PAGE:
Nailing a set of tests that bedeviled and all but killed a parallel aircraft development program was always going to be a huge task. But that’s precisely what India’s HAL has managed to do in the month gone by with its HTT-40 basic propeller trainer. The HTT-40 has completed spin tests to the left and right — a manoeuver in which the aircraft is deliberately thrown into a dangerous uncontrolled spin and then recovered safely into level flight. With the Indian Air Force closely watching, HAL has put out an excellent little video (above) of the tests with on-board camera conducted between September 7 and 29, detailing every aspect of the spins.
Group Captain Harsh Vardhan Thakur, deputy chief test pilot at HAL says, “Spinning HAL’s HTT-40 aircraft, departure and high-alpha testing is invariably regarded as the most extreme experimental testing phase during certification of an aircraft. Smooth spin is a result of many optimisations and deep explorations into extreme edges of the envelope.”
The successful spin tests will come as big relief to the Indian Air Force, and validates plans to begin paperwork to order 70 HTT-40 trainers from HAL. The Indian Air Force, which currently operates 75 Swiss-made Pilatus PC-7 Mk.II propeller trainers, needs more — and had the option to pick up more 38 more, but cannot do so following India’s decision to blacklist the European airframer on the back of corruption allegations in the original deal. With doors closed on more PC-7 Mk.II, the imperative on the HTT-40 (which will share basic training duties alongside the PC-7) has become much greater. The successful tests releases some of the pressure and anxiety. HAL too gets to breathe just a little easier.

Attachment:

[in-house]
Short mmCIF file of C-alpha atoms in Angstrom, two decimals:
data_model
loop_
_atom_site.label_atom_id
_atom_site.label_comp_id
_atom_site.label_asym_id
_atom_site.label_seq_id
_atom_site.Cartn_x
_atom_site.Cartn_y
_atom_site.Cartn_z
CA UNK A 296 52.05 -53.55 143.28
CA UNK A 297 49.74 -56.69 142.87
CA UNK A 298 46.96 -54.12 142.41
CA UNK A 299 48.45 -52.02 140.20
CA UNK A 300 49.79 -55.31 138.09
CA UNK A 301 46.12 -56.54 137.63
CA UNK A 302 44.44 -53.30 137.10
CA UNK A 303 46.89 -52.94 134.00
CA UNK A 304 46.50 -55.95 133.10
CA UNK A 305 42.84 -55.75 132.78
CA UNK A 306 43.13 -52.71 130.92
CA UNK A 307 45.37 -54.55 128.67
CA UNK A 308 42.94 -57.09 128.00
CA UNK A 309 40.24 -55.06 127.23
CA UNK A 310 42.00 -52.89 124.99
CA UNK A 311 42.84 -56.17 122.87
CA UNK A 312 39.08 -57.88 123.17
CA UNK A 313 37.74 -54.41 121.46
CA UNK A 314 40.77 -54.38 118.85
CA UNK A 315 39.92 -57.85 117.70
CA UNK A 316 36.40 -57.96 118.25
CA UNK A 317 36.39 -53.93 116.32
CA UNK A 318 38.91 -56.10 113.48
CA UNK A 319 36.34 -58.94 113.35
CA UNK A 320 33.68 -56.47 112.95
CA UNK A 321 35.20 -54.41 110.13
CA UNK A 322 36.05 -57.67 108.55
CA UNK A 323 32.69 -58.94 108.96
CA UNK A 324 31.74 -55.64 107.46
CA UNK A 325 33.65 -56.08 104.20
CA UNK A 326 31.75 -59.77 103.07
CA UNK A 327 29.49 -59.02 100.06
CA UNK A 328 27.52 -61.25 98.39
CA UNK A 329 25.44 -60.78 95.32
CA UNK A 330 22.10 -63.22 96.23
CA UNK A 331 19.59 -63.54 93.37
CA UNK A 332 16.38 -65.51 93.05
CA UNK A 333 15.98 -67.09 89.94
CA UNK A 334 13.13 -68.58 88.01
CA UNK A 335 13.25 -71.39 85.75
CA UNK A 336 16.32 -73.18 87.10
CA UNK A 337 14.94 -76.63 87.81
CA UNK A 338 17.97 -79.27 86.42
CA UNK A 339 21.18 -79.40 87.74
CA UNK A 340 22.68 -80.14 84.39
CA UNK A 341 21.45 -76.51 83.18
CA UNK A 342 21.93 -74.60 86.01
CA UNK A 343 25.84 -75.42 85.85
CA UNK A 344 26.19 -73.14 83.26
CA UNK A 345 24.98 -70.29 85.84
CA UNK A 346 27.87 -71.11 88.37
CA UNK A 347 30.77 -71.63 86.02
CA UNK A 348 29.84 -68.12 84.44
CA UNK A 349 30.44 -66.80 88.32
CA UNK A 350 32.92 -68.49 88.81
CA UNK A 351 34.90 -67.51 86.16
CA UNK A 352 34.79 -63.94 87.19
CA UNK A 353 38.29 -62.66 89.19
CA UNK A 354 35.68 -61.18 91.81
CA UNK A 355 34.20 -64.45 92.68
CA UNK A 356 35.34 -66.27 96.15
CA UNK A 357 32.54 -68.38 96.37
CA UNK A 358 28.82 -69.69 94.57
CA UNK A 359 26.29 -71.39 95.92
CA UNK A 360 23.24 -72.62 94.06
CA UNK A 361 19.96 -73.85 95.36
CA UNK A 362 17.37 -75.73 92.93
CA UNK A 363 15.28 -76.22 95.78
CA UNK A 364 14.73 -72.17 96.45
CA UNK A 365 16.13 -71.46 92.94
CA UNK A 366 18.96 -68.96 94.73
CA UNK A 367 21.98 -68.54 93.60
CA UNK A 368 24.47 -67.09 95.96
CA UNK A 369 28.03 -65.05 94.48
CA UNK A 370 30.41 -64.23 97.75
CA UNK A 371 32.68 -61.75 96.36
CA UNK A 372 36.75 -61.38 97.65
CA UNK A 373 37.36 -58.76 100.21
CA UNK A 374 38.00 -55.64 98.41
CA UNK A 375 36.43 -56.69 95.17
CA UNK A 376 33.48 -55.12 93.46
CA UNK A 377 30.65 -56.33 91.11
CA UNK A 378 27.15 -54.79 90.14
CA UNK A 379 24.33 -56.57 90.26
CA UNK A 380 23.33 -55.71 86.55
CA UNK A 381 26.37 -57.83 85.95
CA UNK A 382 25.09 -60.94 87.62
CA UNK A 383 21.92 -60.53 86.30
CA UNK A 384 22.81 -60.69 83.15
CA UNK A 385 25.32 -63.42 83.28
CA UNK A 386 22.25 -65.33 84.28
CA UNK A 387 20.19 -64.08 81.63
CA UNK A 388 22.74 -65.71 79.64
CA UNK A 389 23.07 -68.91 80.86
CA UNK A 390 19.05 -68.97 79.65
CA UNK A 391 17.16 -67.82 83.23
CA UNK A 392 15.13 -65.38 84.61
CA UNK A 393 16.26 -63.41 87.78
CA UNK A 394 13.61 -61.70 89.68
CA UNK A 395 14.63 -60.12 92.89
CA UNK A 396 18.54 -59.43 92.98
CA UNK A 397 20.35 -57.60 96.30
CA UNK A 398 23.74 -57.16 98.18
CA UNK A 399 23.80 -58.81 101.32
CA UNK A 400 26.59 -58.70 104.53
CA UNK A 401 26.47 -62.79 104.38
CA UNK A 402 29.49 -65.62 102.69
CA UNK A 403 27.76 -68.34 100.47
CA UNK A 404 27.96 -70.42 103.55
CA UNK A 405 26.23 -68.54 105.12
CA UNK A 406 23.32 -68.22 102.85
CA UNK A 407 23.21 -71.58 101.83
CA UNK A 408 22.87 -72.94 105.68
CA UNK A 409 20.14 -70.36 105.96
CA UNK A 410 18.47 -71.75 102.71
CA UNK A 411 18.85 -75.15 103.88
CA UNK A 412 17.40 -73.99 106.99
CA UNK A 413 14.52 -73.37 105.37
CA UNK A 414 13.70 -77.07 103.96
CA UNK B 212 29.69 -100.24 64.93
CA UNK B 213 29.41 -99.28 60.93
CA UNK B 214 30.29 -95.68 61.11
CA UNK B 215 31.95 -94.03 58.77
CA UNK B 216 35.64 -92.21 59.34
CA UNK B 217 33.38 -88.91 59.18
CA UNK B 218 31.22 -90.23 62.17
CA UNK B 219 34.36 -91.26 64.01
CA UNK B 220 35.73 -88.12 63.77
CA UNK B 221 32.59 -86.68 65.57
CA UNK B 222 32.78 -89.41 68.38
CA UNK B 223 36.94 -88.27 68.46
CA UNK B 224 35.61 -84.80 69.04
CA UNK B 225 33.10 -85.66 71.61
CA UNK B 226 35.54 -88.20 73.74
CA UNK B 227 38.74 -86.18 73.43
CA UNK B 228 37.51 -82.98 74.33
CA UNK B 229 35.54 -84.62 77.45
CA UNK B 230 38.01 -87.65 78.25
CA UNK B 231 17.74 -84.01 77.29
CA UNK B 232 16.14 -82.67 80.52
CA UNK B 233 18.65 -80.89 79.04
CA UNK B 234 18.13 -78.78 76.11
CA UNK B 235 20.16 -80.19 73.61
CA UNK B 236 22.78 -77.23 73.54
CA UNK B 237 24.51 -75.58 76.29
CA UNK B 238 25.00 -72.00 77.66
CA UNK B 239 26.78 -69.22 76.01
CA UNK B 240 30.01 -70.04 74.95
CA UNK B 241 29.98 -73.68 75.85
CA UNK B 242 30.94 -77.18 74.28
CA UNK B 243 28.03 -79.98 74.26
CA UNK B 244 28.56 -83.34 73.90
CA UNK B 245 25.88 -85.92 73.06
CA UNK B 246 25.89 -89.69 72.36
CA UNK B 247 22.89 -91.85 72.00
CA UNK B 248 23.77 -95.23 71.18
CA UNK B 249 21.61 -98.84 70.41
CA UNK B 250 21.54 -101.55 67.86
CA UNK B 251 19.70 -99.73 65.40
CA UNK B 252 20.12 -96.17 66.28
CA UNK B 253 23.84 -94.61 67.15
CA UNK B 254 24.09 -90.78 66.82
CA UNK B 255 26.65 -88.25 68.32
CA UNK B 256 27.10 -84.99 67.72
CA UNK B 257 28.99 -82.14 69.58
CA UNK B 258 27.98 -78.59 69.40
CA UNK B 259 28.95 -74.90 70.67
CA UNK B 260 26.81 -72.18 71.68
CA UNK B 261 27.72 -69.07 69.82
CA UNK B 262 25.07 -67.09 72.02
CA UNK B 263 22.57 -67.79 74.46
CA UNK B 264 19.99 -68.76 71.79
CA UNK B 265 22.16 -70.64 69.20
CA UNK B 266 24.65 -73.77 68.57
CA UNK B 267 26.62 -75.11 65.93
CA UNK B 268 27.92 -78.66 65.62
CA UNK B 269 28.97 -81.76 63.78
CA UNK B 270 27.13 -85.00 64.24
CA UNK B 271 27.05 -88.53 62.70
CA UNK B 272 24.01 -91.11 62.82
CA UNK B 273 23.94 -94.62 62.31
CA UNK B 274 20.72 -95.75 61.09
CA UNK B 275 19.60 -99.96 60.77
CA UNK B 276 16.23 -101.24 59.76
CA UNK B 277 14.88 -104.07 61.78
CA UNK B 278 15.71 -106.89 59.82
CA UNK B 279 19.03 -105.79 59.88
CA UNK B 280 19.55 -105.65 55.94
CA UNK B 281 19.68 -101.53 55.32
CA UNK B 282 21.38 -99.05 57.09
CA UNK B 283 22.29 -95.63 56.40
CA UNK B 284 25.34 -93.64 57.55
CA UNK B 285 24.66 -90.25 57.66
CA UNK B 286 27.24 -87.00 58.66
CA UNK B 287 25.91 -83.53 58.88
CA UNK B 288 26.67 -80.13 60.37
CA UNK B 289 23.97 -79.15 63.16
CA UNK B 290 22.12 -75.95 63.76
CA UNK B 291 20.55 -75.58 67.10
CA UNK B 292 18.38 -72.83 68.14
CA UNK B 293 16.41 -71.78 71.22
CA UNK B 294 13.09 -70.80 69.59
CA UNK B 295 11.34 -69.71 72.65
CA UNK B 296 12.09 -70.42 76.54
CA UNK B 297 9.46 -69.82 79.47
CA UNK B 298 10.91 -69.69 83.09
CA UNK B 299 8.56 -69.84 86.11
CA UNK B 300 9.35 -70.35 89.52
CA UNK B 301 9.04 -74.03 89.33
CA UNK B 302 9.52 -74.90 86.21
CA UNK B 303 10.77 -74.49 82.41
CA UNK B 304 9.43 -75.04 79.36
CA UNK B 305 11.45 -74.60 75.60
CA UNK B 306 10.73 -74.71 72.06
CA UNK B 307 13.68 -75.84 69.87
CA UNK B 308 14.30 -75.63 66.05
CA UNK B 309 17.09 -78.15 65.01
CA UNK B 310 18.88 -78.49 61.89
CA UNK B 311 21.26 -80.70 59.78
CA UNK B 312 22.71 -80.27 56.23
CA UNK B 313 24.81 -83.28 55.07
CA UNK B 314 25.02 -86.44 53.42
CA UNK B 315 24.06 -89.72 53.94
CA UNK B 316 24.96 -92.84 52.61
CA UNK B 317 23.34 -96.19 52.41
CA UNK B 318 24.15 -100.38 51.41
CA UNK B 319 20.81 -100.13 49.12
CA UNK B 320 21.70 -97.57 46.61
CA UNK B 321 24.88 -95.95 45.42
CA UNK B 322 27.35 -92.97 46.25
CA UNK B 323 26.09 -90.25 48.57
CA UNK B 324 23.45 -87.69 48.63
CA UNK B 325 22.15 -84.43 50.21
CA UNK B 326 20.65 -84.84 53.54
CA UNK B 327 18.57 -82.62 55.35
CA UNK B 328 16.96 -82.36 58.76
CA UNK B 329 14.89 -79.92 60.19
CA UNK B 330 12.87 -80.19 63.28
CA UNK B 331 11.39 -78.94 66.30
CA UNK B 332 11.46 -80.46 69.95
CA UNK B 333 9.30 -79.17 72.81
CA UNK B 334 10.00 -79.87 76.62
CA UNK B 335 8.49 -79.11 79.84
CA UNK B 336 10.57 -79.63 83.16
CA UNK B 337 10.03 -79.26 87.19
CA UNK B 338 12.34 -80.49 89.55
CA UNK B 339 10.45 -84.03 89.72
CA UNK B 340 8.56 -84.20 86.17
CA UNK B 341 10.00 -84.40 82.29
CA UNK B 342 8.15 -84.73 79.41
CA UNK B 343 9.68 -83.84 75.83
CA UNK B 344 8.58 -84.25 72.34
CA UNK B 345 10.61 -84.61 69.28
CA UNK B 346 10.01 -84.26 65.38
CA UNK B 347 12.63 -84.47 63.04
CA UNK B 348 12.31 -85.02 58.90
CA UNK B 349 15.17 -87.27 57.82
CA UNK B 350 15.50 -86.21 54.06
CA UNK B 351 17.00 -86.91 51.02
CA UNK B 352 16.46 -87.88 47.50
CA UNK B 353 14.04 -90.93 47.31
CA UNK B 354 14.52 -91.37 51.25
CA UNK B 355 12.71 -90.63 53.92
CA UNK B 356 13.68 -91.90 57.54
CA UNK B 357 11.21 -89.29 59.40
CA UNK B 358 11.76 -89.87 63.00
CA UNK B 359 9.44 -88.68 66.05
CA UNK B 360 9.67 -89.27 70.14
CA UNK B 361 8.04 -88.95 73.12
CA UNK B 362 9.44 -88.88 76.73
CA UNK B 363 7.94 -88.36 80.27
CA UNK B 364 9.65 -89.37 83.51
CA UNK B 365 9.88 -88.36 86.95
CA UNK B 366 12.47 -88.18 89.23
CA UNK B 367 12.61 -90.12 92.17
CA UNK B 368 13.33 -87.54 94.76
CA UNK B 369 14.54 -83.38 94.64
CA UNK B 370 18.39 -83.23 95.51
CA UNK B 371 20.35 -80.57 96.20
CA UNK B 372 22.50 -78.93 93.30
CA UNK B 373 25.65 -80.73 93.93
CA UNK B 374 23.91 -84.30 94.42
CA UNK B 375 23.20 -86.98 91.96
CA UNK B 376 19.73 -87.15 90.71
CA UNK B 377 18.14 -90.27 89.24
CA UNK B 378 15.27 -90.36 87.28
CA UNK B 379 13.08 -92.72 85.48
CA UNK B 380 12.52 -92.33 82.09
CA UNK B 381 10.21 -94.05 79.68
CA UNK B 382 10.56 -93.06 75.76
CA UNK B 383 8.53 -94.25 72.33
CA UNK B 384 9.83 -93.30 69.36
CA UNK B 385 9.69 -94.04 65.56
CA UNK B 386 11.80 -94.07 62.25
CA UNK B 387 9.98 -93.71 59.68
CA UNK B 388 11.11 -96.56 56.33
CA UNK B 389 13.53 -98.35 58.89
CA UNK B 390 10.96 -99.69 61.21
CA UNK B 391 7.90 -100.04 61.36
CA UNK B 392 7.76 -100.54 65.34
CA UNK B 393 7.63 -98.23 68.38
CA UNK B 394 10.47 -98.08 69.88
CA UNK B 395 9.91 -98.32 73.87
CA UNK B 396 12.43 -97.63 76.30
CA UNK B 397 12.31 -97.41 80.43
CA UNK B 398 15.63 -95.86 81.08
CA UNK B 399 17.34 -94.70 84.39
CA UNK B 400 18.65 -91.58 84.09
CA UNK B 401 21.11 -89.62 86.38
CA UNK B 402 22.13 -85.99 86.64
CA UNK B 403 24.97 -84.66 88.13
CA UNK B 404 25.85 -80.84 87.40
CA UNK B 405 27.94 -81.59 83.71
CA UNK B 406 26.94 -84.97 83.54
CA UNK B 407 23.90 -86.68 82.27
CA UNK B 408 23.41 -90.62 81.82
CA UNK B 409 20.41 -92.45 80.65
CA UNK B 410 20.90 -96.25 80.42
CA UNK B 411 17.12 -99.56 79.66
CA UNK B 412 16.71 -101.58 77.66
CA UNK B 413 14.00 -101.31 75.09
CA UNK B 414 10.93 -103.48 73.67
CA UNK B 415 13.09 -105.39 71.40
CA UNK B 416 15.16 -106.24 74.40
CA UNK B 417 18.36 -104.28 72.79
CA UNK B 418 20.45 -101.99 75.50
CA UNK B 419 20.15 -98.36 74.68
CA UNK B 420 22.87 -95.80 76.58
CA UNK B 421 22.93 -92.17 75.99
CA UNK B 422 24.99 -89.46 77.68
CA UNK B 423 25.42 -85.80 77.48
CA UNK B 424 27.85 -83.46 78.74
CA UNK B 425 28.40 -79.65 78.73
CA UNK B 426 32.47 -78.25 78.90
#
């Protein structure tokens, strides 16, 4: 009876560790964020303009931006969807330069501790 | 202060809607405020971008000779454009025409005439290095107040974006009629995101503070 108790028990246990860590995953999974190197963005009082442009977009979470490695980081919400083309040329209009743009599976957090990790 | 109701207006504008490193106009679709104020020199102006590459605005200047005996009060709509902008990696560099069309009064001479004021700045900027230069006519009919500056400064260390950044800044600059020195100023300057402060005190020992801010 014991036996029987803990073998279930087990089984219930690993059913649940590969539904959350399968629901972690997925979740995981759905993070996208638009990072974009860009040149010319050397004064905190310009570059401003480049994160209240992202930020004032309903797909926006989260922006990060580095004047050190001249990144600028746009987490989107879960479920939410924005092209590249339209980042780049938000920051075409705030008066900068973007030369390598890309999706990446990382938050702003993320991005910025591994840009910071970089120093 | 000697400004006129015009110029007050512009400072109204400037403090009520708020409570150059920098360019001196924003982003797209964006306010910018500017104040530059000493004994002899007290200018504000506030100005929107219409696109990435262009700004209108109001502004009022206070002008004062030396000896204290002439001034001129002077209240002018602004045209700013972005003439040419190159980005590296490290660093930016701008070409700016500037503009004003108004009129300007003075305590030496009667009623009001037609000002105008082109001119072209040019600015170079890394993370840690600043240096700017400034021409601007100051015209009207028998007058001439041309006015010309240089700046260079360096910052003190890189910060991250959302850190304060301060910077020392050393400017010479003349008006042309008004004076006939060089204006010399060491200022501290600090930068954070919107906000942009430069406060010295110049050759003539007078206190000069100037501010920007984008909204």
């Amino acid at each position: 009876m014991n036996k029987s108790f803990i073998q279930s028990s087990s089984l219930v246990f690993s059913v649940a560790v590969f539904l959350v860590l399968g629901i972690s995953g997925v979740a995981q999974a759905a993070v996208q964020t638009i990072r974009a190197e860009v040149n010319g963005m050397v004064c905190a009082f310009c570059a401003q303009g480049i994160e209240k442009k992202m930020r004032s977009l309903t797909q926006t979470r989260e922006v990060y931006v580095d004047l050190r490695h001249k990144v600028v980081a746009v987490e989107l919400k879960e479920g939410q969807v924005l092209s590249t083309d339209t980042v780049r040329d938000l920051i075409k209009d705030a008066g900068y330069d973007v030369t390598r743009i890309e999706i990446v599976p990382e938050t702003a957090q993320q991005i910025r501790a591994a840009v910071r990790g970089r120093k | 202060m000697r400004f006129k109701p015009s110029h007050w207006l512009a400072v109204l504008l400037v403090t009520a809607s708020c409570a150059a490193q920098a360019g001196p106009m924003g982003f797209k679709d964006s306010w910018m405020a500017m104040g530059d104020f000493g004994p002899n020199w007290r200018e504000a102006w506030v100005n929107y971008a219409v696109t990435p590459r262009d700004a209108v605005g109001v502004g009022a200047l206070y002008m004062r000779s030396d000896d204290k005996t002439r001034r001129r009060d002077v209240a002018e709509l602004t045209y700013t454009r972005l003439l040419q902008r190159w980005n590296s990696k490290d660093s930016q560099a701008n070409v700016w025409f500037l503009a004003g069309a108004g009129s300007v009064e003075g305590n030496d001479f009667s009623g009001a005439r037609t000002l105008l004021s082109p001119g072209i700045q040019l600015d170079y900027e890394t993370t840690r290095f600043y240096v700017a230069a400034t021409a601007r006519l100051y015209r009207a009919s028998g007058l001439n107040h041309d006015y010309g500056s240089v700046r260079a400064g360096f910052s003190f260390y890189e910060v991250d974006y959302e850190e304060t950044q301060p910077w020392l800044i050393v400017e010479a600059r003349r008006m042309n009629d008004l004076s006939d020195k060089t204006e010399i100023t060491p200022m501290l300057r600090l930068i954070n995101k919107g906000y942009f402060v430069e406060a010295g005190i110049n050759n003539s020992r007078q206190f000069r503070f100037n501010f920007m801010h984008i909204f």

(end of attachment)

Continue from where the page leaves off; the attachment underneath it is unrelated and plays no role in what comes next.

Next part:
“From the right-hand spin on 7th September to completion of spin trials with today’s left-hand spins, required 30 test flights. That’s both very few flights in total, yet also a staggering effort over just three weeks,” tweeted aviation analyst, author and photographer Angad Singh.
The IAF’s impending endorsement of the HTT-40 is a long way from the open hostility displayed towards the platform only six years ago. In 2013, then IAF chief N.A.K. Browne had said from a stage at the Aero India show, that the IAF did not want or need the HTT-40. A shocked HAL listened in silence as the chief of its principal customer revealed that HAL had been officially advised to close the program. Things have clearly changed dramatically since then.
The passing of this indispensable test in a trainer aircraft comes also as a major confidence boost to HAL, given what happened to HAL’s related development of a jet-powered Intermediate Jet Trainer, the HJT-36 Sitara. This trainer was grounded following the crash of a prototype that was put down to the platform’s inability to emerge from an uncontrolled spin. The program remained grounded for years before returning to the air earlier this year with major airframe modifications.
The inability of the HJT-36 to prove itself has compelled the IAF to recast its training regimen. The IAF currently conducts basic training of PC-7s, intermediate jet training on old HJT-16 Kirans and advanced training on the Hawk Mk.132 jet trainers. With the Kirans not available in enough numbers to effect intermediate training — and with their service end quite near — the PC-7 Mk.II trainers have taken over much of the intermediate phase of training of pilot cadets. And with no intermediate training jets on the horizon, it seems like this will be a training configuration for the foreseeable future. The HTT-40s, once in service, will also presumably be used for elements of intermediate training of pilots. At one point, the IAF even considered scouting global sources for an intermediate jet trainer, though those plans have evaporated for now. In 2012, the US Government had even explored the possibility of bringing India on board as a partner on the then nascent T-X program to replace the Northrop T-38, though nothing ever came of it. Boeing-Saab’s T-7 Red Hawk ultimately won the contest last year. In July this year, IAF chief briefly created buzz when he strapped into a Yak-130 jet trainer while on an official visit to Russia.
With the HTT-40 now well on its way towards certification, HAL will need to take enormous care to ensure there are no bumps. While the HJT-36 continues in flight test, earlier this year Livefist scooped HAL’s plans for what it calls the Supersonic Omnirole Trainer Aircraft (SPORT), a pared down version of the LCA Tejas customised for fast jet training.